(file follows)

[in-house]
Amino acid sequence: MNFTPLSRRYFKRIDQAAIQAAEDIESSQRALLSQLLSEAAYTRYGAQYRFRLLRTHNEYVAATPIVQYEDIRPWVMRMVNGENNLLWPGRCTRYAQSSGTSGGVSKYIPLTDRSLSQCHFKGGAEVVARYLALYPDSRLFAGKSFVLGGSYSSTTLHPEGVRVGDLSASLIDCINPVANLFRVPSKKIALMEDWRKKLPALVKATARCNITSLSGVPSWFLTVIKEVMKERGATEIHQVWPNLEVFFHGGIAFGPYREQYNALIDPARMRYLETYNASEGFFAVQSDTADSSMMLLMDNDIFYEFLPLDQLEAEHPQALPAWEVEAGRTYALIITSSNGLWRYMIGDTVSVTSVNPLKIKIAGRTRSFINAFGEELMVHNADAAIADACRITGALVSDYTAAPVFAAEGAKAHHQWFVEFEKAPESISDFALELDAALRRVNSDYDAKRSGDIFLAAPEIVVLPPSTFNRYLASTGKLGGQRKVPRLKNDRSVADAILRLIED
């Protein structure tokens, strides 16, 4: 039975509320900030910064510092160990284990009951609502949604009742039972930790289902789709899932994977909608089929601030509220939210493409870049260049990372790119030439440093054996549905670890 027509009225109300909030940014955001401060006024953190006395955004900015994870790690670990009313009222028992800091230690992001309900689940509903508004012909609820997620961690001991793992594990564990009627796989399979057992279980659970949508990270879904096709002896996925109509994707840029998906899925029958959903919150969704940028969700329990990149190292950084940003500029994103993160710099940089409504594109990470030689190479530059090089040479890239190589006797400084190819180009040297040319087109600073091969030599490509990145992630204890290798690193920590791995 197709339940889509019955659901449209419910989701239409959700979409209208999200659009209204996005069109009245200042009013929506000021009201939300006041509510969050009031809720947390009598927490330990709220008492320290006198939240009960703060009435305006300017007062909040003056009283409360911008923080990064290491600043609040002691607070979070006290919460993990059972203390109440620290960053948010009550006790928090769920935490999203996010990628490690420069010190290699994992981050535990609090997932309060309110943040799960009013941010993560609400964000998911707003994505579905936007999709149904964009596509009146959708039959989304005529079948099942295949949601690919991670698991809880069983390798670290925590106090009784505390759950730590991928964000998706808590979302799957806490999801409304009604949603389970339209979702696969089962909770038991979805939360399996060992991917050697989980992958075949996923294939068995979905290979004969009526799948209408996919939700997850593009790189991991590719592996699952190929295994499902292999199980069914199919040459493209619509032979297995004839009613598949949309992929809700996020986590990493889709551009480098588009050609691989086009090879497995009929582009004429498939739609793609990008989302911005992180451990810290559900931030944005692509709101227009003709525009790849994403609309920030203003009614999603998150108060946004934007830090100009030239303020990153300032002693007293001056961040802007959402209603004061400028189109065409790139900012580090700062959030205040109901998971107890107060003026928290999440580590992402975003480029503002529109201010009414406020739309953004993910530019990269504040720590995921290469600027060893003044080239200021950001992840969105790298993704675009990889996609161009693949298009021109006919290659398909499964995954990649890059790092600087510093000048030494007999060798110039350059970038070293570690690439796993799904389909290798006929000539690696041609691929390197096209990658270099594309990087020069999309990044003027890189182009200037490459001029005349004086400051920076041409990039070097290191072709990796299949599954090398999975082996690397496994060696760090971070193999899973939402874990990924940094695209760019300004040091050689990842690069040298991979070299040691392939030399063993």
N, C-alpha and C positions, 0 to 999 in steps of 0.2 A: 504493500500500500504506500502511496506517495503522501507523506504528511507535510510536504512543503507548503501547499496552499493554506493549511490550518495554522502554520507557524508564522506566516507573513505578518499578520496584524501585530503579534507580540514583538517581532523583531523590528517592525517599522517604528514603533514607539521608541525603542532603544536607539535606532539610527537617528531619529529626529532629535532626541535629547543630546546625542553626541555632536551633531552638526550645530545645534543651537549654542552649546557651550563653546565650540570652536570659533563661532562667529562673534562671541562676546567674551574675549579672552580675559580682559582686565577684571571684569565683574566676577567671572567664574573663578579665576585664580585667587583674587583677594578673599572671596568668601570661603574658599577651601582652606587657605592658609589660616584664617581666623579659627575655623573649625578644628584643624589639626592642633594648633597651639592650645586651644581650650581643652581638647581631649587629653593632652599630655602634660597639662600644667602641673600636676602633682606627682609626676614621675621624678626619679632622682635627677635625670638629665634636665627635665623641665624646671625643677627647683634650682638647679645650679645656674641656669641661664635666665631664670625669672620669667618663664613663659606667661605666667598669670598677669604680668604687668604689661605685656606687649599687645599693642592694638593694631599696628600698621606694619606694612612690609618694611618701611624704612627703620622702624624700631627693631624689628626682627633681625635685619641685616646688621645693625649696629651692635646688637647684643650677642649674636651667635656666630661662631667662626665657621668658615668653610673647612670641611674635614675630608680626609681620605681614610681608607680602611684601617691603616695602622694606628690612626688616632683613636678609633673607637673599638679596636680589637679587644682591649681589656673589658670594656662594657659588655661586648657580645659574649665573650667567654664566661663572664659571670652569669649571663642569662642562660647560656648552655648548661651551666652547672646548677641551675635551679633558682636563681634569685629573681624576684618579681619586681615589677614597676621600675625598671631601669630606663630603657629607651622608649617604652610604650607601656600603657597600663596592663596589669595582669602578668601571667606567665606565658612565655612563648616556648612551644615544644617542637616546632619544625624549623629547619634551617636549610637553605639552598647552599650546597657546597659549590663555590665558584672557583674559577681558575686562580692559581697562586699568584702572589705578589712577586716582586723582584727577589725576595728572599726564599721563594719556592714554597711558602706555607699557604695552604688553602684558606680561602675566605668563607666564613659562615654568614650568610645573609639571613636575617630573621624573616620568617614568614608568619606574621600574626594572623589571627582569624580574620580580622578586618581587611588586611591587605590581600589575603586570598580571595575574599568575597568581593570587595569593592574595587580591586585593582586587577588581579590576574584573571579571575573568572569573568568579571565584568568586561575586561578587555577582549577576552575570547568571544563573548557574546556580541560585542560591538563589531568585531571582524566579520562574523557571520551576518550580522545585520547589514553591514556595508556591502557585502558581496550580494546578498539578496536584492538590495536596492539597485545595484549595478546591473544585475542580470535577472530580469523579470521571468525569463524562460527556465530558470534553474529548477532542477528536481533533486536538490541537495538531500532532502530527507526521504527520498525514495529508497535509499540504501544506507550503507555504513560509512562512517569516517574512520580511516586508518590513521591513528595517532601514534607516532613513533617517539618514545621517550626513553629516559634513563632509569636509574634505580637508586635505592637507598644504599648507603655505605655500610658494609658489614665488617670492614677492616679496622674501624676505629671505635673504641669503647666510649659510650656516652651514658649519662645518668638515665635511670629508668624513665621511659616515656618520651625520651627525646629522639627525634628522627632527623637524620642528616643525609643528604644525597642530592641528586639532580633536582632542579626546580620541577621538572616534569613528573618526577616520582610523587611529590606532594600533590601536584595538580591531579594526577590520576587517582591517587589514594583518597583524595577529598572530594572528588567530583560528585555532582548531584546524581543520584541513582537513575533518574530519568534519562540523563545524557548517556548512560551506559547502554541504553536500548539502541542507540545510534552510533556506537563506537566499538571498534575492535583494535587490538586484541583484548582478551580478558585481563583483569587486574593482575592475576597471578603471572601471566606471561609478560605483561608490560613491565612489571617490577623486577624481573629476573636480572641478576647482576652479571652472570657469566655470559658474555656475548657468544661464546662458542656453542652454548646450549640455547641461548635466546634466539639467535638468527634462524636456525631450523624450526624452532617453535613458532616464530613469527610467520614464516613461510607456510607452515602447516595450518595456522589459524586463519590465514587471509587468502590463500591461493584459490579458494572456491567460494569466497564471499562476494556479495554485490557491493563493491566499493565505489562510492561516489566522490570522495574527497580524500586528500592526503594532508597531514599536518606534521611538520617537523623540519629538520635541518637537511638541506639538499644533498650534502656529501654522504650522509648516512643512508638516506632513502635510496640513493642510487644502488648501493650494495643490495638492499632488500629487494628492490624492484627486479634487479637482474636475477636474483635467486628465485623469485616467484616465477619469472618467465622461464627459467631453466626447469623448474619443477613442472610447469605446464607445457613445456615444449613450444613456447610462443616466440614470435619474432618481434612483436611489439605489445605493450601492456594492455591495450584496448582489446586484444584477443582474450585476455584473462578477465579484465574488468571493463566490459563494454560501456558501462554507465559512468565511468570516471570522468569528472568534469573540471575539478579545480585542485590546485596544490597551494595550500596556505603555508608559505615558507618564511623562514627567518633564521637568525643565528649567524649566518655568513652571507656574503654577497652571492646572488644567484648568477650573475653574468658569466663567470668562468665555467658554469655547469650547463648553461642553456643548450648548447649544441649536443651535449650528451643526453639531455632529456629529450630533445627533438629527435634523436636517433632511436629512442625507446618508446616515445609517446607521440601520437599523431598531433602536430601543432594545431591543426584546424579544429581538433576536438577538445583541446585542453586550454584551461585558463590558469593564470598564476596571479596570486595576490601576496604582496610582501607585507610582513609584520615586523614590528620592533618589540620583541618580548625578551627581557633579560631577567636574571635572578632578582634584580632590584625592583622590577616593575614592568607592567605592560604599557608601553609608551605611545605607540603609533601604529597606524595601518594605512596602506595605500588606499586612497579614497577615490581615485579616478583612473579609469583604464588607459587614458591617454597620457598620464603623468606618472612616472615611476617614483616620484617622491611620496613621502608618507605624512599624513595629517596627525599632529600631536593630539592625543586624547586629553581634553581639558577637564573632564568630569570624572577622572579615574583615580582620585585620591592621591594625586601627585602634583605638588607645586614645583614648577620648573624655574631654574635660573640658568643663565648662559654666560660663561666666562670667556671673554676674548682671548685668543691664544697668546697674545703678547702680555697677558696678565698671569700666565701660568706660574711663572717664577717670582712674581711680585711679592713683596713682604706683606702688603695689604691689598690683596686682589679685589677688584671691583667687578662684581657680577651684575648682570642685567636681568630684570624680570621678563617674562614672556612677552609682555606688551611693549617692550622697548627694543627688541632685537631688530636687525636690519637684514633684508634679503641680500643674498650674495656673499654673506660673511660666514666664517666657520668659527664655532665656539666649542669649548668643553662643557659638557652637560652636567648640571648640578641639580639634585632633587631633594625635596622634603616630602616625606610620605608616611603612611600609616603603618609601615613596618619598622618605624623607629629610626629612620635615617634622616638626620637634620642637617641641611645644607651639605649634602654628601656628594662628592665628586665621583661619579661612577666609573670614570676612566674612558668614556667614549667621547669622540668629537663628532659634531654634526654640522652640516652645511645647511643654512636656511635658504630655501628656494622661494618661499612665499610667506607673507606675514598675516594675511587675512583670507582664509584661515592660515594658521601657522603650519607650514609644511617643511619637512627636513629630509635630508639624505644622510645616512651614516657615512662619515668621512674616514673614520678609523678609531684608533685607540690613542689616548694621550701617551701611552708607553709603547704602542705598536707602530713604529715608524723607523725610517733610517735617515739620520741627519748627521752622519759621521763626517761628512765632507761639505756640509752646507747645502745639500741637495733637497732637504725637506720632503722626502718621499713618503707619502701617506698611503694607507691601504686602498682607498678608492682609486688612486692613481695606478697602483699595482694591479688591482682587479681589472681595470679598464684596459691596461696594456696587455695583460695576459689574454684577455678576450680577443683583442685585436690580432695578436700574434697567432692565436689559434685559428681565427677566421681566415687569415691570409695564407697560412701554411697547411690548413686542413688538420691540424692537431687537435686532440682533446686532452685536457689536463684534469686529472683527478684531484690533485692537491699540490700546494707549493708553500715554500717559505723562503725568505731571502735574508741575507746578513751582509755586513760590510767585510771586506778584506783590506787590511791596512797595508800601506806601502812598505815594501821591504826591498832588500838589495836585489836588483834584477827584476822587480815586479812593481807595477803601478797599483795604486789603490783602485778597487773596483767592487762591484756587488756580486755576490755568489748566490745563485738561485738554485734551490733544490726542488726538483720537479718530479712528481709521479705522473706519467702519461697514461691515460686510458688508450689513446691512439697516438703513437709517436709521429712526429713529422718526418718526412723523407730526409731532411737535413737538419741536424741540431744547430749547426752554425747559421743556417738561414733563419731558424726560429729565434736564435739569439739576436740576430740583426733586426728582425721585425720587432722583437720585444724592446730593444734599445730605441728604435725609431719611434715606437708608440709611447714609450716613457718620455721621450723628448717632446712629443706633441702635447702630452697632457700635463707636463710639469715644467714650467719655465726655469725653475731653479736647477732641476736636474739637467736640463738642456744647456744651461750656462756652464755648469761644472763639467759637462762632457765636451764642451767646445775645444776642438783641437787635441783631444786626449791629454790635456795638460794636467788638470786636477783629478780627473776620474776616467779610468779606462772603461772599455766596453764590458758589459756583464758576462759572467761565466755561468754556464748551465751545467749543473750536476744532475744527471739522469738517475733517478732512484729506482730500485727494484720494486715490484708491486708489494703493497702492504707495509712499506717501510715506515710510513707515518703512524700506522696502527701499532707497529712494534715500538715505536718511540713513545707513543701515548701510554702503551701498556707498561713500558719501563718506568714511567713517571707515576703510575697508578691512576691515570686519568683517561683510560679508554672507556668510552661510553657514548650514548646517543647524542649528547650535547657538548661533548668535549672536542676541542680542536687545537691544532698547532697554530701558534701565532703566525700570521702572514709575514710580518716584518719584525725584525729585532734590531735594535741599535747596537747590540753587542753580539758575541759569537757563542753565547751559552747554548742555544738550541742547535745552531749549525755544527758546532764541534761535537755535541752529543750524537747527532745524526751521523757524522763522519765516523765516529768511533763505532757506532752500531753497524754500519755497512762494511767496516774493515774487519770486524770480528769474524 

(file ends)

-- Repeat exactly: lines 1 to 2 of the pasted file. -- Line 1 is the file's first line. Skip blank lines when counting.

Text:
[in-house]
Amino acid sequence: MNFTPLSRRYFKRIDQAAIQAAEDIESSQRALLSQLLSEAAYTRYGAQYRFRLLRTHNEYVAATPIVQYEDIRPWVMRMVNGENNLLWPGRCTRYAQSSGTSGGVSKYIPLTDRSLSQCHFKGGAEVVARYLALYPDSRLFAGKSFVLGGSYSSTTLHPEGVRVGDLSASLIDCINPVANLFRVPSKKIALMEDWRKKLPALVKATARCNITSLSGVPSWFLTVIKEVMKERGATEIHQVWPNLEVFFHGGIAFGPYREQYNALIDPARMRYLETYNASEGFFAVQSDTADSSMMLLMDNDIFYEFLPLDQLEAEHPQALPAWEVEAGRTYALIITSSNGLWRYMIGDTVSVTSVNPLKIKIAGRTRSFINAFGEELMVHNADAAIADACRITGALVSDYTAAPVFAAEGAKAHHQWFVEFEKAPESISDFALELDAALRRVNSDYDAKRSGDIFLAAPEIVVLPPSTFNRYLASTGKLGGQRKVPRLKNDRSVADAILRLIED